, this book is appealing because it shows kids on their own doing things for themselves. The Cares children are not as responsible as John and Susan Walker, or as Henry and Jessie Alden, but that just adds to the fun of the reading experience. Most kids - whether they grow up in the early 1900s, the mid 1950s, or the early 2010s - will never have the freedom given to the Cares kids, and it's a lot of fun to live vicariously through them as their adventures unfold. I also think kids like to be shocked by the bad behavior of other kids, even if it the behaviors are not something they would do themselves. My husband and I read this book within a few days of each other, and as we discussed it, we just kept laughing and saying, "They're so bad!" Our enjoyment of their behavior reminded me a lot of reading The Best Christmas Pageant Ever
. Nobody wants to act like the Herdmans, but everyone wants to know what they'll do next. The same is true for Ted, Hubert, Jane, and Edie.
For a book about so much mischief, the writing is very beautiful. Images of the red house where the family lives, the reservoirs full of sparkling water, and Ted's black eye after a fight are just a few of the moments in this book that bring it fully to life and make it so easy to imagine really being in Summerton watching these kids playing. The personalities of the four kids come across very well. Ted is portrayed as the frustrated oldest child who is stubborn and annoyed by his younger siblings. Edie is the spoiled baby of the family who can be bought but not controlled. Hubert and Jane fall somewhere in the middle, trying to do the right thing and keep their father happy, but also endlessly fascinated by thir older brother and filled with concern for him when he is in danger. Every child reader can find a character to sympathize with in every scene.
Like many books for kids published in the 1950s, A Lemon and a Star
is a great celebration of the adventures kids can have in their own backyards. It makes a nice read-alike for The Moffats
, The Railway Children
, and Swallows and Amazons
, as well as for books by Carolyn Haywood and Beverly Cleary. Though I think they will be somewhat hard to find, I hope to track down and read the other three books in this series: The Wild Angel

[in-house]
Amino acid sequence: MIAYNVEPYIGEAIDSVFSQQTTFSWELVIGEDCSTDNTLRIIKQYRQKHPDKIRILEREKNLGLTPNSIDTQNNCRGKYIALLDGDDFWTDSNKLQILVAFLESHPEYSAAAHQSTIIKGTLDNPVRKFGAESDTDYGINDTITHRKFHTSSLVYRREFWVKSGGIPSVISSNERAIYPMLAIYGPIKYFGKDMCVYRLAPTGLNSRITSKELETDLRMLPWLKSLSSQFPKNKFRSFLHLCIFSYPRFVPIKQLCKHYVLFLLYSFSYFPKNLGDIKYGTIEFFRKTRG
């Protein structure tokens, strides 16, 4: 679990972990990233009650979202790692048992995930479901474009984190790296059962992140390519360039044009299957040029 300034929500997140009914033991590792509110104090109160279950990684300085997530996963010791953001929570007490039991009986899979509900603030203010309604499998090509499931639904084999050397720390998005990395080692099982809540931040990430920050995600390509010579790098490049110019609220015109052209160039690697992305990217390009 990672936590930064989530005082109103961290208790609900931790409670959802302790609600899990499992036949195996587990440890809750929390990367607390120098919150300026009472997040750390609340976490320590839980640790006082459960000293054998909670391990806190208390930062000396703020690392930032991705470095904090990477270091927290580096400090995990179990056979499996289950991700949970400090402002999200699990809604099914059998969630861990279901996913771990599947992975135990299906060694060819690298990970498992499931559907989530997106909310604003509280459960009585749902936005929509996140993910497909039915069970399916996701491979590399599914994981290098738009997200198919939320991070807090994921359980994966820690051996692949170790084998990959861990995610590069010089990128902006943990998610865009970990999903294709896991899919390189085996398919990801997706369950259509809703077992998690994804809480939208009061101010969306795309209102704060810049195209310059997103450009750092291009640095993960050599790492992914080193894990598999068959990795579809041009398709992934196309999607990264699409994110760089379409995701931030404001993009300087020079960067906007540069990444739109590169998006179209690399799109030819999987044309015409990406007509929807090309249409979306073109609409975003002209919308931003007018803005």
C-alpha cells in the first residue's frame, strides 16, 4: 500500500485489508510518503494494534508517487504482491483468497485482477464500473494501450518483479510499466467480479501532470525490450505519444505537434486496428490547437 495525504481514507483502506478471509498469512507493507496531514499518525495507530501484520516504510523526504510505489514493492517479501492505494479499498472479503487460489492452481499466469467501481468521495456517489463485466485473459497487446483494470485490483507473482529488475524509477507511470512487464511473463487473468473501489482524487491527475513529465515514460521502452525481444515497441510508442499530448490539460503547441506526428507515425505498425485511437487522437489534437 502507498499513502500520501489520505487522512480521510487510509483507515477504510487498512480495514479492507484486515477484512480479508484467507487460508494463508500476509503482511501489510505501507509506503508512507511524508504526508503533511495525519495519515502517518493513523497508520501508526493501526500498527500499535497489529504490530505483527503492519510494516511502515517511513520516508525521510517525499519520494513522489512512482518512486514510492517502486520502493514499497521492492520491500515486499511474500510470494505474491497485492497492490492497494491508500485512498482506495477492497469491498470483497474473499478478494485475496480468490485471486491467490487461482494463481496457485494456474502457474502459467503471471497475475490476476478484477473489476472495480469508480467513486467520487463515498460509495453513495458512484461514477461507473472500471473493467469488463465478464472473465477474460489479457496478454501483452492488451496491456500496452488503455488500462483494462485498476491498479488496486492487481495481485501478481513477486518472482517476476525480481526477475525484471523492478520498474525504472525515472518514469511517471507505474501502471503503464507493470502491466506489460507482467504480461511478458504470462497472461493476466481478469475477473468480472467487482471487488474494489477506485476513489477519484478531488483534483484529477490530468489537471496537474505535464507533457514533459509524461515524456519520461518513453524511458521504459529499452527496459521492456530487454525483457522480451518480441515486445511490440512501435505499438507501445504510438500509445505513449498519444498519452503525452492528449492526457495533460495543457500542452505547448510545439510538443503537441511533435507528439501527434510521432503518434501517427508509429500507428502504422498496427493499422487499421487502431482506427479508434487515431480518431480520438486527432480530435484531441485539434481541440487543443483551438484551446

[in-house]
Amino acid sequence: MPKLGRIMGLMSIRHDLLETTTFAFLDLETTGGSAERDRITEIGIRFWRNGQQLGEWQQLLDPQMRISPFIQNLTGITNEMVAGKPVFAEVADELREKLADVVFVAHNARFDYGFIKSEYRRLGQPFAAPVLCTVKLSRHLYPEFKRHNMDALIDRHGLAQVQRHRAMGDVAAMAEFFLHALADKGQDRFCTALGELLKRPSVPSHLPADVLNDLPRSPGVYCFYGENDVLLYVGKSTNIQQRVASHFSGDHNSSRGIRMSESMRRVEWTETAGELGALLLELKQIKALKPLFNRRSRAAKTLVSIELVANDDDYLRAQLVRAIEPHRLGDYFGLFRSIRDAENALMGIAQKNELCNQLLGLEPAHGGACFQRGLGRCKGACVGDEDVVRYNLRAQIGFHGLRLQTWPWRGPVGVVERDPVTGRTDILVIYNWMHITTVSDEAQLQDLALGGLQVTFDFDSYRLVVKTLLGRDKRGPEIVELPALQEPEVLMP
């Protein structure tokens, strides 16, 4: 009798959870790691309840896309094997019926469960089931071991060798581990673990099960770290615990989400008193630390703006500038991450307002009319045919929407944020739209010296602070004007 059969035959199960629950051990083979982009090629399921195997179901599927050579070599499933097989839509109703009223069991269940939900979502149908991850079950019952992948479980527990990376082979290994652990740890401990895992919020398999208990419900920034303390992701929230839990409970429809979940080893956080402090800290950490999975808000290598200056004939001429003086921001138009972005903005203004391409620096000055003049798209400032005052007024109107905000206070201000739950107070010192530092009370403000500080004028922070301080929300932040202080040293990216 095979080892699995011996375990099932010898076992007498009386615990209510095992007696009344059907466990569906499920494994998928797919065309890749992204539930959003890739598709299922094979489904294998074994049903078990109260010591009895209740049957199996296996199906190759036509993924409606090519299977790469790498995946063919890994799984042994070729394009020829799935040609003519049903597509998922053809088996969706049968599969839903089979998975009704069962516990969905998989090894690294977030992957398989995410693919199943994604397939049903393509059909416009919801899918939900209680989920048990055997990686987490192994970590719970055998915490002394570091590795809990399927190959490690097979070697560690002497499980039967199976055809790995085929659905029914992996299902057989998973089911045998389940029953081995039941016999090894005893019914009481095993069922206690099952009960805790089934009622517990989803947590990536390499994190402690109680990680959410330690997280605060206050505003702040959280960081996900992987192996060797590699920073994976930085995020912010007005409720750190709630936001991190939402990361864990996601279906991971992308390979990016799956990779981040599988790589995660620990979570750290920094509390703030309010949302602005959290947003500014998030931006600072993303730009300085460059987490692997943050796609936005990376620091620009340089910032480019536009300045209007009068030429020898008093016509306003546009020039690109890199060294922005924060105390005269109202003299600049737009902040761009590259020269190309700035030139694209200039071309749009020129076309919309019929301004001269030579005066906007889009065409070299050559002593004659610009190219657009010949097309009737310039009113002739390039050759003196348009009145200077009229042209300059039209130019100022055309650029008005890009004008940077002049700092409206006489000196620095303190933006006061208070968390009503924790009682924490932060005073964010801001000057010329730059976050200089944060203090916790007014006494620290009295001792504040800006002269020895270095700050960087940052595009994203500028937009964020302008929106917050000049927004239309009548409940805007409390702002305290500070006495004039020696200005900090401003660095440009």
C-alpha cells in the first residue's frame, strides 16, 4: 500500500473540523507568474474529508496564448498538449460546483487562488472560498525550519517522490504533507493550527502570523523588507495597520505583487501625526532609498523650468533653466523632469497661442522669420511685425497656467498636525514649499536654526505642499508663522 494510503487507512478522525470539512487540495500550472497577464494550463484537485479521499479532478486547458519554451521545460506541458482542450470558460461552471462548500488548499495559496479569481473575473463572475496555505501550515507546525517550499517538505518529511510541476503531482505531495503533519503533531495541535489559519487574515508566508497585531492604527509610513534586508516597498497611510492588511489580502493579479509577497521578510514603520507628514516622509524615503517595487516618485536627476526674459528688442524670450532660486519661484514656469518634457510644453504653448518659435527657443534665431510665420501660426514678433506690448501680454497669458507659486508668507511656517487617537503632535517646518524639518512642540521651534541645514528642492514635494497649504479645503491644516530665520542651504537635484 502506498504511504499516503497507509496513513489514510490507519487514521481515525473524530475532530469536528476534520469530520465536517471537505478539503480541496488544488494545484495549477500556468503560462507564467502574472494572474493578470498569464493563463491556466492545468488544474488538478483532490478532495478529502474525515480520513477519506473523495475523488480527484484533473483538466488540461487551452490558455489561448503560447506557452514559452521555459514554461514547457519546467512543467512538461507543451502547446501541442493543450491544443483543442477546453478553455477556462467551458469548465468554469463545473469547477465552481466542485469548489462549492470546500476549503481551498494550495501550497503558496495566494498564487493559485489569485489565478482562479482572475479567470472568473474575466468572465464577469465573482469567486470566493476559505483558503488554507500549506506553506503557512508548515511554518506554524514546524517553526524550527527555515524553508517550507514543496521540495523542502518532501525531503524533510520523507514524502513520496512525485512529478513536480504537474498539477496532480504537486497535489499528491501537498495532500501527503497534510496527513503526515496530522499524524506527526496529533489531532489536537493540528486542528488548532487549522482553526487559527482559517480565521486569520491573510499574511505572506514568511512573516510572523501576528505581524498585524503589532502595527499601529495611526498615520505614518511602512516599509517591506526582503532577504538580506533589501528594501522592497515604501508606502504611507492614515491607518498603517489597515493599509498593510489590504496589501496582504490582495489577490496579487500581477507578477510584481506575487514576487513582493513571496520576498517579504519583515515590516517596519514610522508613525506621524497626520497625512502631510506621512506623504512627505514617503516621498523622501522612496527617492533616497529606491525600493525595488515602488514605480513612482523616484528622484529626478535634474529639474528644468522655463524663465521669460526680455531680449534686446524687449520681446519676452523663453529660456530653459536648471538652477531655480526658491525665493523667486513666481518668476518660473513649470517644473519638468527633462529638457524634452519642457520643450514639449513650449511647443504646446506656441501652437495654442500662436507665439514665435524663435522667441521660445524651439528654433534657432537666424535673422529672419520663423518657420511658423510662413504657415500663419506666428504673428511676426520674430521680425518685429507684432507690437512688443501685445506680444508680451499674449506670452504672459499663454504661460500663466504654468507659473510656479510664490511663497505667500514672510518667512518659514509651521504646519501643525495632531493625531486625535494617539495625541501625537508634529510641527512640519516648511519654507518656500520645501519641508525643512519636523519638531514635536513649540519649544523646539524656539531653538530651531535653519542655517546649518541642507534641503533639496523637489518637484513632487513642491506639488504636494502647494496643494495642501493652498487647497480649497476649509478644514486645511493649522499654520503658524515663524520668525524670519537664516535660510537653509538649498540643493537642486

, Terrible, Horrible Edie
and Edie on the Warpath
, all of which sound wonderful.I borrowed A Lemon and a Star from my local public library.
For more about this book, visit Goodreads and Worldcat.
Gone-Away Lake. by Elizabeth Enright. 1957. Harcourt. 272 pages. ISBN: 9780152022723
Portia is excited to spend the summer with her cousin, Julian, but she never expects that they will discover an abandoned lakeside community, or that they will make friends with a pair of elderly siblings who still inhabit two of the rundown houses. At Gone-Away Lake, as their friends Aunt Minnehaha and Uncle Pindar call it, Portia and Julian discover life as it was 50 years ago, while having their own summer of modern-day adventures they will never forget.
In this book, as in The Saturdays
, Elizabeth Enright celebrates childhood independence. Whereas the Melendy kids explore New York City unsupervised, with just their allowance to pay their way, Portia and Julian are given free rein in the country, where they can enjoy the secret of a forgotten village, and make new friends without sharing them with their parents or with Portia's little brother, Foster. Especially interesting about this story are the connections Portia and Julian feel to Minnehaha and Pindar as children. They never tire of hearing about their friends' fights, friendships, and adventures, and they engage with those stories so fully that they are inspired to create a club of their own in the hopes of recapturing some of that fun and excitement.